Lessons from Mary Oliver’s “A Poetry Handbook”

“Oh, you don’t know anything about poetry, so how can you say this poem is bad? You shouldn’t presume that you can judge poetry. So you ought not even try.” The voice continues on.

With that “You don’t know anything,”  I stop listening, holding the phone six inches from my ear.  Instead, I fumble through the top shelf of my bookcase, looking for Mary Oliver’s slim book, A Poetry Handbook: A Prose Guide to Understanding and Writing Poetry. Yellow, I’m looking for yellow, I tell myself. Ah, there it is.

It is, I’ll be honest, no longer a copy worth much on Amazon. Page after dog-eared page scrawled with black Pentel Wow! ink. A well-read copy, in other words.

I say to the voice, when it stops for a nanosecond, pausing for breath, “I know what I like and … .” Cut off by another onslaught of words, I move away from the phone and thumb through Oliver’s book. There, on page 110, lie the words I would shout if I could squeeze them through the mouthpiece, beam them up to a satellite, drop them into the voice’s ear.

Clearly they are very clever poems. Forsaken however in such writing is the pace – the energy between the start and the finish, the sense of flow, movement, and integrity. Finally the great weight of its glittering pulls it down. 

The fault in bad poetry lies not in the stars. It is the universal that falls to the sword of the personal in so much contemporary poetry.  It doesn’t take a person with an MFA or English lit degree to know that.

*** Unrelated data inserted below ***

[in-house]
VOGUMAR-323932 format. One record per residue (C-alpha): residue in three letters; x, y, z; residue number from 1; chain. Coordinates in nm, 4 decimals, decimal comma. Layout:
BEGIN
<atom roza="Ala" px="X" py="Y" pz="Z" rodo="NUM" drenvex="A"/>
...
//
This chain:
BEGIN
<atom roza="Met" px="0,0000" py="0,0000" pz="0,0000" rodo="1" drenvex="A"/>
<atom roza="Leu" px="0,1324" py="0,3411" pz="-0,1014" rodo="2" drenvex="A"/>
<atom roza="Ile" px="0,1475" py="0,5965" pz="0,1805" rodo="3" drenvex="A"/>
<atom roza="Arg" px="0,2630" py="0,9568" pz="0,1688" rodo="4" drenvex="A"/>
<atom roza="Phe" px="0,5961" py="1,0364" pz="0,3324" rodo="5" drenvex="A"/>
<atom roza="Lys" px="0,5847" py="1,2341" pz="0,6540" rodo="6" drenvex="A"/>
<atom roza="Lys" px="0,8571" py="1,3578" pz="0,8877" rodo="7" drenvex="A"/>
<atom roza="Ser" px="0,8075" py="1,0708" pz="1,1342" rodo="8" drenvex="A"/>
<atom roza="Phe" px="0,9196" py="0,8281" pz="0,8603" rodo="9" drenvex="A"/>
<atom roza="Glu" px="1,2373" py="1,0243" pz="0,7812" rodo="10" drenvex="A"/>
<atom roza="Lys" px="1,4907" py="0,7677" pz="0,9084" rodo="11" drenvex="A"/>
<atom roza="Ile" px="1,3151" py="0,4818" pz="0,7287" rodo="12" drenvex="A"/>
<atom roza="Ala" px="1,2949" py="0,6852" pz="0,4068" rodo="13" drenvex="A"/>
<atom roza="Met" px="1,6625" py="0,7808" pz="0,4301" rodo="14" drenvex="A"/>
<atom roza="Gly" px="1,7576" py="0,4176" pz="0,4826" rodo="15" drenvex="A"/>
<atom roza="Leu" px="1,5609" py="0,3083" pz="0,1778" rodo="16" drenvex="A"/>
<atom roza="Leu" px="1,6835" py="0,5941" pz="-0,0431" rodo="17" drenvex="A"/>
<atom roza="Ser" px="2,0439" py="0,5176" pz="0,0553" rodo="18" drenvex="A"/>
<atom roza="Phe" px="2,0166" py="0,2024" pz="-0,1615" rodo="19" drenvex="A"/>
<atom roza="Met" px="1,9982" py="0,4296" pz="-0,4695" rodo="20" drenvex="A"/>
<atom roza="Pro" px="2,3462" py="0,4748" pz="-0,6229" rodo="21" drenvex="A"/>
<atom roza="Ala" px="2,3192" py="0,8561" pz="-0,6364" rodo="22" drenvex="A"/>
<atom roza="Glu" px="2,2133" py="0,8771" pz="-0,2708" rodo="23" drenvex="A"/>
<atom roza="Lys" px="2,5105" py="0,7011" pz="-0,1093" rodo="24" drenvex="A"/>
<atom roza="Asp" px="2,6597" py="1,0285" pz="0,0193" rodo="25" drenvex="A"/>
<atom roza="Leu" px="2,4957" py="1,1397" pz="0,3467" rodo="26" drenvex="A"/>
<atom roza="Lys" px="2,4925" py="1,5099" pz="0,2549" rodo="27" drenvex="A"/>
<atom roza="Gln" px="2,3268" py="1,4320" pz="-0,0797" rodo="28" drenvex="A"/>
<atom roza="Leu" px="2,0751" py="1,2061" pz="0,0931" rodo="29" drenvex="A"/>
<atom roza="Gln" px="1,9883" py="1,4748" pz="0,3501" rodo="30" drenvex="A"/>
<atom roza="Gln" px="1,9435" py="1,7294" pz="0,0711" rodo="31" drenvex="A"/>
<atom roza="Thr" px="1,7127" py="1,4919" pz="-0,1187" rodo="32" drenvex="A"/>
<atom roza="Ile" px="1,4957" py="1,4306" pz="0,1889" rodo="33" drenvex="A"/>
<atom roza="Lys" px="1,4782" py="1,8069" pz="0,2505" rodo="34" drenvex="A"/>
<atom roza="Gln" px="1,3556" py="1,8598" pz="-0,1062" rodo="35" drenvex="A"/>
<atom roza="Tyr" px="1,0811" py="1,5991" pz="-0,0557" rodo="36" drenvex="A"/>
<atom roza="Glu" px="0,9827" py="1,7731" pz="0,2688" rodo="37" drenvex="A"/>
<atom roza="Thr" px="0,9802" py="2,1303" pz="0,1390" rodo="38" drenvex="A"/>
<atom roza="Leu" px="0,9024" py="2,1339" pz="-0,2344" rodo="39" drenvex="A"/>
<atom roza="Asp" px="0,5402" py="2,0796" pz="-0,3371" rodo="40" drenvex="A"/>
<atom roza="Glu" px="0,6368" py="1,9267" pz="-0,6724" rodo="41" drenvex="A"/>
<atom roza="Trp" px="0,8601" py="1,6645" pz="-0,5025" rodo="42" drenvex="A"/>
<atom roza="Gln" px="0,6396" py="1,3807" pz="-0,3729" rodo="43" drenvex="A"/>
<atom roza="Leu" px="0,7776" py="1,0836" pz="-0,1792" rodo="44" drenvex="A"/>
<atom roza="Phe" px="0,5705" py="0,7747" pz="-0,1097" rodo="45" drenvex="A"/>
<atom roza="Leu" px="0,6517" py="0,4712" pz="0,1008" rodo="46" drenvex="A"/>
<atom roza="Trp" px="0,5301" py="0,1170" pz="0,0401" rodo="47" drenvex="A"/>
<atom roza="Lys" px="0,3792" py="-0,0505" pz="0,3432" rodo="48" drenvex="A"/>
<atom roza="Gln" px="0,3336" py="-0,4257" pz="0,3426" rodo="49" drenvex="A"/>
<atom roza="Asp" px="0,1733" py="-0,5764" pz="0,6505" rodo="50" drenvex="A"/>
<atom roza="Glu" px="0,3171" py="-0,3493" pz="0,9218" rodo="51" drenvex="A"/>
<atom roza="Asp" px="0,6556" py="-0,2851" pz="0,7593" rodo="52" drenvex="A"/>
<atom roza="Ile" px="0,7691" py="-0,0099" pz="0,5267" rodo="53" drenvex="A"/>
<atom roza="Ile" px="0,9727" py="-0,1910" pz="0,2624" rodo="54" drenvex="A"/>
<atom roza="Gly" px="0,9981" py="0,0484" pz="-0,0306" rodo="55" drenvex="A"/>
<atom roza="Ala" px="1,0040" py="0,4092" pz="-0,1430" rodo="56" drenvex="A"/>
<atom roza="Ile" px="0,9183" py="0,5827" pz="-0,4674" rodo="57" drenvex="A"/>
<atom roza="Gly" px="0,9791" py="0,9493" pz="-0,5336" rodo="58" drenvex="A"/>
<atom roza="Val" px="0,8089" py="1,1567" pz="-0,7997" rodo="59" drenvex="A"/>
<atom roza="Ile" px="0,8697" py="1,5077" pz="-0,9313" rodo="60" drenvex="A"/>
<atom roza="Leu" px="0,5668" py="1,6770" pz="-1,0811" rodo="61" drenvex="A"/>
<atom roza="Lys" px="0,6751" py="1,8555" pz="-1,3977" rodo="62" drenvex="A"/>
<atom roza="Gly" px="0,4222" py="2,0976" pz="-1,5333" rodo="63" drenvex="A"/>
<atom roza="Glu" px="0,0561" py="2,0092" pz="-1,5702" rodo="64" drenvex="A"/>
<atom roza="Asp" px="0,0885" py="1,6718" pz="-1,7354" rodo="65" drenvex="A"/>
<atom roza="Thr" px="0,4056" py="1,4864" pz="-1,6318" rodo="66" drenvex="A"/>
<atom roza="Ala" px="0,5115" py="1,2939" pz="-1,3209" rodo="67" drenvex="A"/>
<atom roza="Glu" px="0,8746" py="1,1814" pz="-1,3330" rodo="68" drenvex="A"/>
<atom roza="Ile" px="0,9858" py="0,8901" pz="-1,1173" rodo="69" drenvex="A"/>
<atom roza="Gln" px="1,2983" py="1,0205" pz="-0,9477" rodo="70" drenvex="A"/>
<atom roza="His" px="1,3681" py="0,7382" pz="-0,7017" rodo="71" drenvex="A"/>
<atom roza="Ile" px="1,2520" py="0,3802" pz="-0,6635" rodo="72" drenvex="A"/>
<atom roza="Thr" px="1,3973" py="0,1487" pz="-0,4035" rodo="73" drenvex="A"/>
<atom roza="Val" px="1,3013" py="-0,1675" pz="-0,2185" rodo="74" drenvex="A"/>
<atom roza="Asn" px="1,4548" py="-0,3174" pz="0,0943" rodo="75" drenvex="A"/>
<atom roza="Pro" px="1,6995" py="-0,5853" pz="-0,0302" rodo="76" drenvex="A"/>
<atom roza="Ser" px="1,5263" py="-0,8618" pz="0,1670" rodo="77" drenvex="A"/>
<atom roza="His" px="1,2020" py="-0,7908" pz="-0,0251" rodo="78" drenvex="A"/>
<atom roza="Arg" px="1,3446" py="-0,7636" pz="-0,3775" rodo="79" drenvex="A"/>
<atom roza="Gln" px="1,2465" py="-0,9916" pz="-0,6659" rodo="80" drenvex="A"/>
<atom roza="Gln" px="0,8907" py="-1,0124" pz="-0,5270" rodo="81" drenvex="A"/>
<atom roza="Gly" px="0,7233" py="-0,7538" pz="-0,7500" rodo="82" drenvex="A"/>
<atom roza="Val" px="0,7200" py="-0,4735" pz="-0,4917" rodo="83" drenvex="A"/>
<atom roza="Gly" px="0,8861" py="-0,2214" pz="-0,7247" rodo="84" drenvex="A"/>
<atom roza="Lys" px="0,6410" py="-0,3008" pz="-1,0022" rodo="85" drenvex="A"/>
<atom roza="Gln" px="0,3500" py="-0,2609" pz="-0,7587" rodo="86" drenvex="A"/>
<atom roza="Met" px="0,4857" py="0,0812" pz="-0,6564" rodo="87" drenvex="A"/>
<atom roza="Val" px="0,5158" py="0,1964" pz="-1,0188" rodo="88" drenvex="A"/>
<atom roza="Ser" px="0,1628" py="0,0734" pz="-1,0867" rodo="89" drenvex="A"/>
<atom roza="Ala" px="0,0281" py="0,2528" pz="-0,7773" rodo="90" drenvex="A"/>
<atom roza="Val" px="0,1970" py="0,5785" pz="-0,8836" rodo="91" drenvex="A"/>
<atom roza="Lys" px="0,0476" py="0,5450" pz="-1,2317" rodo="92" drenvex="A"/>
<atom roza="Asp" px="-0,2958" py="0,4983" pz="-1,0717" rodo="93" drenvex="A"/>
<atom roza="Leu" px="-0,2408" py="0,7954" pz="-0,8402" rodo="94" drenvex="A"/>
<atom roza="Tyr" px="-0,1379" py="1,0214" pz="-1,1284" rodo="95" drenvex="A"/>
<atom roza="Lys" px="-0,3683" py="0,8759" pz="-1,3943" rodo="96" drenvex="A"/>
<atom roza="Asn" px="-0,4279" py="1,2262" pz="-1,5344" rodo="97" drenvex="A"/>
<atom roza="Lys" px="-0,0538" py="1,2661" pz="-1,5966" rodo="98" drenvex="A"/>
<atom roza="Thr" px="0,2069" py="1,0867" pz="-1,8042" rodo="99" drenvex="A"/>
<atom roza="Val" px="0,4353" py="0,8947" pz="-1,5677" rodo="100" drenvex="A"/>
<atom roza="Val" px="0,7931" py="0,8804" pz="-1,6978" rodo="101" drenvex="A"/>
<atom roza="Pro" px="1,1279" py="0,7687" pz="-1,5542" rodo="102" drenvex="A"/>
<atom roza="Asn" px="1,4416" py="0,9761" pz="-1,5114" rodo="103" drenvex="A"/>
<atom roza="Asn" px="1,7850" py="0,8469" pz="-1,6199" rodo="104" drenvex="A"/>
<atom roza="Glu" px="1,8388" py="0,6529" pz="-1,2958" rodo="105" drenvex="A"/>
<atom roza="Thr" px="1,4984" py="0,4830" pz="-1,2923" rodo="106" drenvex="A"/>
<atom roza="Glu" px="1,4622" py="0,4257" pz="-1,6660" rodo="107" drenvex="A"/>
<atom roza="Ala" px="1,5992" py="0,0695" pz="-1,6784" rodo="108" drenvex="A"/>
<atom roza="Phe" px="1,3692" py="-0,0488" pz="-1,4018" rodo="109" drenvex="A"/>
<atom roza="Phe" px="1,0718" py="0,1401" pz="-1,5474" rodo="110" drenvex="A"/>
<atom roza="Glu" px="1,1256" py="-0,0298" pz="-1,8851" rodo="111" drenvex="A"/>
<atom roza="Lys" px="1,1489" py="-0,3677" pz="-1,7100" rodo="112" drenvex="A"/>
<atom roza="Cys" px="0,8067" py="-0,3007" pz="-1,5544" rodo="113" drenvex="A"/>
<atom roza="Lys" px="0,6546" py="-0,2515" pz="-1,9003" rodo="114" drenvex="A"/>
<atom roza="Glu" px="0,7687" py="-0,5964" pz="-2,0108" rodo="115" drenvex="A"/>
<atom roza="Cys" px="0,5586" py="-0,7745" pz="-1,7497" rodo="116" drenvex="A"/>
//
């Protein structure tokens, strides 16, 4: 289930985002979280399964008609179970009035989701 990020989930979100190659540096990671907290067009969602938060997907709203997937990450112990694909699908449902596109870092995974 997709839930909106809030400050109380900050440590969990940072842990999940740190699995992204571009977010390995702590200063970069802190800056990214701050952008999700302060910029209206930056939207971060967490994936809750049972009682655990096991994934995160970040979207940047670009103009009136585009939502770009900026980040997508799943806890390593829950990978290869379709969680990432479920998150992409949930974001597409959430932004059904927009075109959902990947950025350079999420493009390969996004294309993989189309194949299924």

Oliver puts it this way, in speaking of the “finest” contemporary poetry:

And the finest of these poems brim from the particular, the regional, the personal, and become – as all successful poems must – “parables” that say something finally about our own lives, as well as the lives of their authors.  … they [poems] slip from the instance and become the exemplum of the general … .” (p. 80)

Yes, it is prudent to know the rules, the manner of arranging a poem, the many literary devices available to poets and other writers. Oliver dives into brief discussions of the following, clearly and concisely, using examples from skilled poets. I notice she doesn’t include her own work as examples.




Line length: monometer, dimeter, and so on (and – of course – the famous pentameter)

Rhythm:  iamb, trochee, dactyl, anapest, spondee



In the end, it is rhythm that underlies everything. Not the singsong, but rather cadence, pleasing to the ear, swathed in imagery.

I know what I like. And so do most readers.




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